It is with great pleasure, that the DDI board announce the official launch of our new regional office DDI Italy.
From today forward, the DDI Italy office will handle matters related to Italy, including member queries and assistance. The office will give support in the local language, including translation of teaching materials.
The Italy office will be headed by the new President of DDI Italy, Mr. Luca Crippa, a veteran in the disabled diving community and winner of several awards. And with many years of experience teaching scuba instructors, to dive with people with disabilities.
The first Australia based DDI Open Water Diver course recently took place in Perth, Western Australia, this was made possible through the co-operation of DiveUnlimited and the Wheelchair Sports Association of WA. Two of the association’s members, Phelim & Joel started their underwater adventure on Saturday the 21st of Feb 2015 at Bayswater Waves.
Mark “Slinky” Slingo arranged a DDI Instructor course in conjunction with the Australian International Dive Expo in Sydney early September this year. The course was – as always – very informative, engaging and educational; benefitting all dive instructors attending.
The course takes two days, with day one covering all dive theory, introduction to different types of disability, special considerations when teaching people with physical and intellectual disabilities, modified and recommended dive equipment and general standards and procedures. We started early and spent the day at Abyss CDC’s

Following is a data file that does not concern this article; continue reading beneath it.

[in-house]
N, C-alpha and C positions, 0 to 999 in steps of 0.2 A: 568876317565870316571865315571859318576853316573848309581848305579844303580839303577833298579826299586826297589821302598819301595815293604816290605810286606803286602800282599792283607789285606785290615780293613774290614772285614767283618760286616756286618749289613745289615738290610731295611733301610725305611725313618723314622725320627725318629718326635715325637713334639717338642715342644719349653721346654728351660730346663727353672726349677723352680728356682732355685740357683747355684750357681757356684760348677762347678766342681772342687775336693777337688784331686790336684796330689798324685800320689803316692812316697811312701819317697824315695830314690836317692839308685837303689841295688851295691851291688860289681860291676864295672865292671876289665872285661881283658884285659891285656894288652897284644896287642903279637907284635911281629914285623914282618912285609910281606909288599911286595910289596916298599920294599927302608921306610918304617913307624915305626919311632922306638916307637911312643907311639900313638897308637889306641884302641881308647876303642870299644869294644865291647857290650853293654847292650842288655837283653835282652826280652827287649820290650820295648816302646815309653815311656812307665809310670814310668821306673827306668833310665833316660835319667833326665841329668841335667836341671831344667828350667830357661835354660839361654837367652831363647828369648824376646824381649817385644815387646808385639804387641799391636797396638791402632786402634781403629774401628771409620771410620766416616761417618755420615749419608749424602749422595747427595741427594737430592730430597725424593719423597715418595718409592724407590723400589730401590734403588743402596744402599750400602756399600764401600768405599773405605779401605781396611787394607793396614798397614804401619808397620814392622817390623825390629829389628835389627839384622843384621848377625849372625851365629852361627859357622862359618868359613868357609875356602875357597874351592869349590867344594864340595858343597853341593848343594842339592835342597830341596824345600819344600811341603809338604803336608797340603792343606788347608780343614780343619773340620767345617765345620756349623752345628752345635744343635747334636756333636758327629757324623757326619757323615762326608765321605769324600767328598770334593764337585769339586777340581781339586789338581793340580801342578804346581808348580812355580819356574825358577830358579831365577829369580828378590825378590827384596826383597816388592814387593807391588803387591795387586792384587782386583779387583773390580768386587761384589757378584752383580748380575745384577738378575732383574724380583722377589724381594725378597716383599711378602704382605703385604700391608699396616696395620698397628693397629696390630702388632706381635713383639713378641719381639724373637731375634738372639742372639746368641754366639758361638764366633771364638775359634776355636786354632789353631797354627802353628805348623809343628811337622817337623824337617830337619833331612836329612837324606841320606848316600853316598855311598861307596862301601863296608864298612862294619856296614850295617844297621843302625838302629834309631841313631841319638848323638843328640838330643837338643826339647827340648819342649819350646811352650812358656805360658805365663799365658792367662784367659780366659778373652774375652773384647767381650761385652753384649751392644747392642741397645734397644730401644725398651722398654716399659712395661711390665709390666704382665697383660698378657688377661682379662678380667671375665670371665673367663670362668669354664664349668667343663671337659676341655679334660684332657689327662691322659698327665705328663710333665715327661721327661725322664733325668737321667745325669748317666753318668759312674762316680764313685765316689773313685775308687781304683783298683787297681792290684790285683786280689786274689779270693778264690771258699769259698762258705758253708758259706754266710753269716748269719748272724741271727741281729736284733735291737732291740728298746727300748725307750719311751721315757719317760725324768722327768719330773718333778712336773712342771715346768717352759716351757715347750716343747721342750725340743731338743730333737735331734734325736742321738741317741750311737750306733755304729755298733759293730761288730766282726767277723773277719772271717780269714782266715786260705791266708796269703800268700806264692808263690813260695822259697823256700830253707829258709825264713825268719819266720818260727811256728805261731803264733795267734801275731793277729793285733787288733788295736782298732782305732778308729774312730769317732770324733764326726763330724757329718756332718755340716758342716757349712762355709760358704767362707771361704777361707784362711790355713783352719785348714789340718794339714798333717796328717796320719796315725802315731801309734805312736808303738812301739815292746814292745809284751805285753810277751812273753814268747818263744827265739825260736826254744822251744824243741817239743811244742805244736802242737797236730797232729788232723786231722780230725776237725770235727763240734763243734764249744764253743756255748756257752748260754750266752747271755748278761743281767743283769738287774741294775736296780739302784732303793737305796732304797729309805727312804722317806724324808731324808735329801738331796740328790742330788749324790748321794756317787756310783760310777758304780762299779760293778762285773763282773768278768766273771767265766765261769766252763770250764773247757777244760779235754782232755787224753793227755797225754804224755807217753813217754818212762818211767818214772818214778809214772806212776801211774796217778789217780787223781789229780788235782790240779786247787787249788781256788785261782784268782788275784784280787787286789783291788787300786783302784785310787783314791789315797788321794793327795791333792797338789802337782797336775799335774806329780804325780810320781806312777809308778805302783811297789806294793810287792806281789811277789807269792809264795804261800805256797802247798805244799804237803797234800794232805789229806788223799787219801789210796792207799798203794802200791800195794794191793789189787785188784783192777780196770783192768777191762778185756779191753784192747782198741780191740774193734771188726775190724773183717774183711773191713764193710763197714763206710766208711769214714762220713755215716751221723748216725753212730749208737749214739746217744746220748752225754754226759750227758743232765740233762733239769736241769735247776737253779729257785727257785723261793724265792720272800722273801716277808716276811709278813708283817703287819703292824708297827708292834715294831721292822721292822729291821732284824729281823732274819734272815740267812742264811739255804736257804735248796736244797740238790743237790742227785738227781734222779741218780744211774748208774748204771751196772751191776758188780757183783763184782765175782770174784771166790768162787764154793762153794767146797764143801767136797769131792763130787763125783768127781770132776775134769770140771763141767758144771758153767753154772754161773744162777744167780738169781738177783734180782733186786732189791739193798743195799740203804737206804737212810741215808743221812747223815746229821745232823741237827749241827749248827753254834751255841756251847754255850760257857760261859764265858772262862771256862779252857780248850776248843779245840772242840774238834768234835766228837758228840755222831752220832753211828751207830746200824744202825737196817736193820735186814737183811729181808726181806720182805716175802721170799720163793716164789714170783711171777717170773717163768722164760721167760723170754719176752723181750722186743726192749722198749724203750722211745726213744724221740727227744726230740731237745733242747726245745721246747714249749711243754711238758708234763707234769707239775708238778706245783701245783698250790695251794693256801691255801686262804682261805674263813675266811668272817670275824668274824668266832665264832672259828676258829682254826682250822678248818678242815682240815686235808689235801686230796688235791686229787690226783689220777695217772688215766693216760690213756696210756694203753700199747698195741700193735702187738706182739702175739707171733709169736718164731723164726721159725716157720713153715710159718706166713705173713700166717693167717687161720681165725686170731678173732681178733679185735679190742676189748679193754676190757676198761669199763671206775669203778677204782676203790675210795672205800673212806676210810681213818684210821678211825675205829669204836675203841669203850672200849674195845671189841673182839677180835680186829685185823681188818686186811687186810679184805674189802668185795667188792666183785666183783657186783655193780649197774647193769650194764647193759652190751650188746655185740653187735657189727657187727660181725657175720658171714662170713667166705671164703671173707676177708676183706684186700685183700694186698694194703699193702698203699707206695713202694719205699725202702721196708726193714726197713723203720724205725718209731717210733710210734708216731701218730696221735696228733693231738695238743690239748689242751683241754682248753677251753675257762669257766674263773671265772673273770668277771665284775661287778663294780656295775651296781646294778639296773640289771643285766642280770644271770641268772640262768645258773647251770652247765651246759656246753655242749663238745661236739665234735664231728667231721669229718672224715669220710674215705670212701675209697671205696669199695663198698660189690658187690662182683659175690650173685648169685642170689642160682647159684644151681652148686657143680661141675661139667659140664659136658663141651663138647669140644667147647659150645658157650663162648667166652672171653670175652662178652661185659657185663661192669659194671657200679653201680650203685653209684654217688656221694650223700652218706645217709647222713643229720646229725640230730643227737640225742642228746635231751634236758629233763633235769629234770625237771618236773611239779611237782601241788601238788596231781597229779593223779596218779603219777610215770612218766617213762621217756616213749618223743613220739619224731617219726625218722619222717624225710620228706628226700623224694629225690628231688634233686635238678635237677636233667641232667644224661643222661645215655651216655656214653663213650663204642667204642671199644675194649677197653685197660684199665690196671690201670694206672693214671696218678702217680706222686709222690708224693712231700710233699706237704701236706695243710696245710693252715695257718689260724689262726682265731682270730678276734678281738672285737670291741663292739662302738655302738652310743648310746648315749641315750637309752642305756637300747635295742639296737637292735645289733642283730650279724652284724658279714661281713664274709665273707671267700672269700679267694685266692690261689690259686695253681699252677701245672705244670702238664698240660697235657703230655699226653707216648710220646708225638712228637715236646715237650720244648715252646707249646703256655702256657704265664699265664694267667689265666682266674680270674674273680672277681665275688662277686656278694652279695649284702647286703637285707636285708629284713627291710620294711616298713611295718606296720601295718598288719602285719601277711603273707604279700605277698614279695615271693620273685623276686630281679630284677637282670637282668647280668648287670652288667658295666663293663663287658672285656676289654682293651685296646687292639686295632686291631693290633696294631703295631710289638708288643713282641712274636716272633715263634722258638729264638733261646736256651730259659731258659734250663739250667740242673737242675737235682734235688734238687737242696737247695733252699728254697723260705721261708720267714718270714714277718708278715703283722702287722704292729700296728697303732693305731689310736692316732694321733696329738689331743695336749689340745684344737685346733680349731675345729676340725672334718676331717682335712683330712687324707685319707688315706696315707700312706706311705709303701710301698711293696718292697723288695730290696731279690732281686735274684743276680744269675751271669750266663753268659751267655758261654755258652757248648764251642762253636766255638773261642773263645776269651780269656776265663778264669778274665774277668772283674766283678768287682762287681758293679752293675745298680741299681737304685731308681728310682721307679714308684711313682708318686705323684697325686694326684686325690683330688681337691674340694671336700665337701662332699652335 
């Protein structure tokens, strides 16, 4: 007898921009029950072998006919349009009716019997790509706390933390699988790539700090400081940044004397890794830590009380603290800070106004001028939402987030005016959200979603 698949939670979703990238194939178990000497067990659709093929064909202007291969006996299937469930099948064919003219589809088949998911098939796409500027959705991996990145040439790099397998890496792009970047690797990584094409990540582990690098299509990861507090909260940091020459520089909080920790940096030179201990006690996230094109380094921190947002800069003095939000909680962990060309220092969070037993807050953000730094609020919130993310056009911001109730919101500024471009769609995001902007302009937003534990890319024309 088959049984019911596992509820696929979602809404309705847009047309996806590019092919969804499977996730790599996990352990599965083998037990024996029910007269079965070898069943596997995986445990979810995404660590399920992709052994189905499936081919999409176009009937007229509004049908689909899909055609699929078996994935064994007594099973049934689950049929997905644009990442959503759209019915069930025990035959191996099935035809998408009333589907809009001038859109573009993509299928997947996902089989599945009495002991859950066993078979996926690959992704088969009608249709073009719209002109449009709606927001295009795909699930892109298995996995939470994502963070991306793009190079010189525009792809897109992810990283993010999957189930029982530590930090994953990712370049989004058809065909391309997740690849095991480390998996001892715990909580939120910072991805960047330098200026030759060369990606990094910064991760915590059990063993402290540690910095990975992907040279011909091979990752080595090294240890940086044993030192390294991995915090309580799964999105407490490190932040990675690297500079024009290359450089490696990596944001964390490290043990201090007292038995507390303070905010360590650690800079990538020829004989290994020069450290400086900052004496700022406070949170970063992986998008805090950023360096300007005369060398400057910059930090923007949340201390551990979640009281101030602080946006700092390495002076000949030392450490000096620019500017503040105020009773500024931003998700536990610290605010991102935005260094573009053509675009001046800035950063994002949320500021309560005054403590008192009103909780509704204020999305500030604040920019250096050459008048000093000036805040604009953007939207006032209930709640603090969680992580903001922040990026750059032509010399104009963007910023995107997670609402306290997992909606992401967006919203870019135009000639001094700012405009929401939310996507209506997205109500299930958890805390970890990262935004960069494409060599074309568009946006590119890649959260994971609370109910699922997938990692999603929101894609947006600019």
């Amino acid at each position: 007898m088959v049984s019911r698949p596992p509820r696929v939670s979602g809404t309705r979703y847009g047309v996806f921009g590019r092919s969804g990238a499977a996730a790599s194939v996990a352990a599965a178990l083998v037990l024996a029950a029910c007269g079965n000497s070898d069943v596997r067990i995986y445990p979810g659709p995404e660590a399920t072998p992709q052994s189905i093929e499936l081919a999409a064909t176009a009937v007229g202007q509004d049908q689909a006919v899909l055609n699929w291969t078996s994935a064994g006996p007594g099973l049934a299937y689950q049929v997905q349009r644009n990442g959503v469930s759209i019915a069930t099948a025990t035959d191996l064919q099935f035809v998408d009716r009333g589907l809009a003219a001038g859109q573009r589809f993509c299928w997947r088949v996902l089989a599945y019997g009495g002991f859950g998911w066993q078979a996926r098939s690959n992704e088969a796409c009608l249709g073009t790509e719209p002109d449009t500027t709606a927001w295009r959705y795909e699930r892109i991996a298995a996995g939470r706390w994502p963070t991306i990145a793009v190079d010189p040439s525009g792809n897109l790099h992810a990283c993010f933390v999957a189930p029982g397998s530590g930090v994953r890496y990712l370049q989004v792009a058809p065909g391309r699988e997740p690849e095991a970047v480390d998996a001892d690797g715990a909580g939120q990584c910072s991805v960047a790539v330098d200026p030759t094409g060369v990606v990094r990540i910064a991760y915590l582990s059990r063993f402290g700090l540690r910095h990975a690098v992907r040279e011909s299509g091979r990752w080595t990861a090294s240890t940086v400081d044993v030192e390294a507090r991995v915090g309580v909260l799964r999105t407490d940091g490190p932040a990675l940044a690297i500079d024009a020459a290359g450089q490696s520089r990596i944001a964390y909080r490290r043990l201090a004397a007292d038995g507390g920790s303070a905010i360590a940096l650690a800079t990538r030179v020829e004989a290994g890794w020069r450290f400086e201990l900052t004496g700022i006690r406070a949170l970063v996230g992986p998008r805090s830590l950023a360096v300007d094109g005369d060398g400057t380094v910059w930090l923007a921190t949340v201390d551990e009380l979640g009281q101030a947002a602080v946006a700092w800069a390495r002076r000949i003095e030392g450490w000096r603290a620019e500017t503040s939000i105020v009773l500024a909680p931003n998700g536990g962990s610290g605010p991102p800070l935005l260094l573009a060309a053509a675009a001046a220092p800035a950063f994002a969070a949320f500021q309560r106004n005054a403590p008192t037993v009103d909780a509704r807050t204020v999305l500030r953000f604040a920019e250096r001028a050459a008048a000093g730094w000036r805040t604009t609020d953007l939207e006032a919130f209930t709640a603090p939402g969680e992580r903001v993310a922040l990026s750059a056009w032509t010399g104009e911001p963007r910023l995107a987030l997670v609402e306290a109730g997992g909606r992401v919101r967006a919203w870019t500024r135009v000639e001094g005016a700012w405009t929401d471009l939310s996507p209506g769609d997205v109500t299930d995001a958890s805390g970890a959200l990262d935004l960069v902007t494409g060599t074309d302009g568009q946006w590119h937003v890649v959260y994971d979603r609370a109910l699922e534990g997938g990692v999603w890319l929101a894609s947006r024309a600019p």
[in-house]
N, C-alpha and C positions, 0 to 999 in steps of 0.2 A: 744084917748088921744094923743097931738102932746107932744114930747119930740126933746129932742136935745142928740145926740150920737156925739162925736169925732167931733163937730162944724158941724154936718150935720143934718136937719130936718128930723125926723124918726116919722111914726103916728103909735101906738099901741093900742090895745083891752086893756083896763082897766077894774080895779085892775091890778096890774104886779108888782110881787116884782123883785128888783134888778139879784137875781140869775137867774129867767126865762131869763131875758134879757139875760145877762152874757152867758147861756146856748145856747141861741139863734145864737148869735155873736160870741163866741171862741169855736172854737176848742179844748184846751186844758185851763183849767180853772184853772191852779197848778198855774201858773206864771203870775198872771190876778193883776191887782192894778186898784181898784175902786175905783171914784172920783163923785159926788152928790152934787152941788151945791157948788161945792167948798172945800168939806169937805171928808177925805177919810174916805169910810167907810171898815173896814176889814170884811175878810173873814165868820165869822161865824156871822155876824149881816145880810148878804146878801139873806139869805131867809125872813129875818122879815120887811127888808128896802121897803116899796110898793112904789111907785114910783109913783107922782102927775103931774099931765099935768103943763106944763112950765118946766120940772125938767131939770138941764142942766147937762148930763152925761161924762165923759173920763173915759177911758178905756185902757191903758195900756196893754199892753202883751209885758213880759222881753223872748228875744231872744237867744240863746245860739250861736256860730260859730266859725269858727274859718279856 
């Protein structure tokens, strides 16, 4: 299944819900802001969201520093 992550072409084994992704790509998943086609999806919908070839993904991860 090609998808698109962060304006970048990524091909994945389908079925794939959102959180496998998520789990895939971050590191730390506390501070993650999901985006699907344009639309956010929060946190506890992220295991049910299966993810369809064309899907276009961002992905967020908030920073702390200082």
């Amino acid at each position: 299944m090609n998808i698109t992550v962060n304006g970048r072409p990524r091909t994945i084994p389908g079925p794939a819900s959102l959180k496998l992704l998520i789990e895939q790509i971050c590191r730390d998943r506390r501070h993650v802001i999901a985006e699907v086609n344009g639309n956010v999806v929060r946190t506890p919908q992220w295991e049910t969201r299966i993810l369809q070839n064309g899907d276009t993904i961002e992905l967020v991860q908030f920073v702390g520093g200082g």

Since June we have a new DDI Pro member! Our venezuelan friend, Wolfgang Guevara has follow successfully his DDI Pro Training this month in Ciudad de Panama. He became PADI OWSI last year in Spain and is so exited to start to teach DDI programs back in Venezuela. So if you are planning to visit the blue caribbean waters of this wonderfull country, do not hesitate to contact him! Congratulations!!!
Scuba diving has shown numerous advantages as a social and physical rehabilitation of disabled individuals, allowing them to interact in a near weightless state, with many feeling that the normal obstacles and restrictions their disability gives them on land, disappears in water when given the right equipment and training.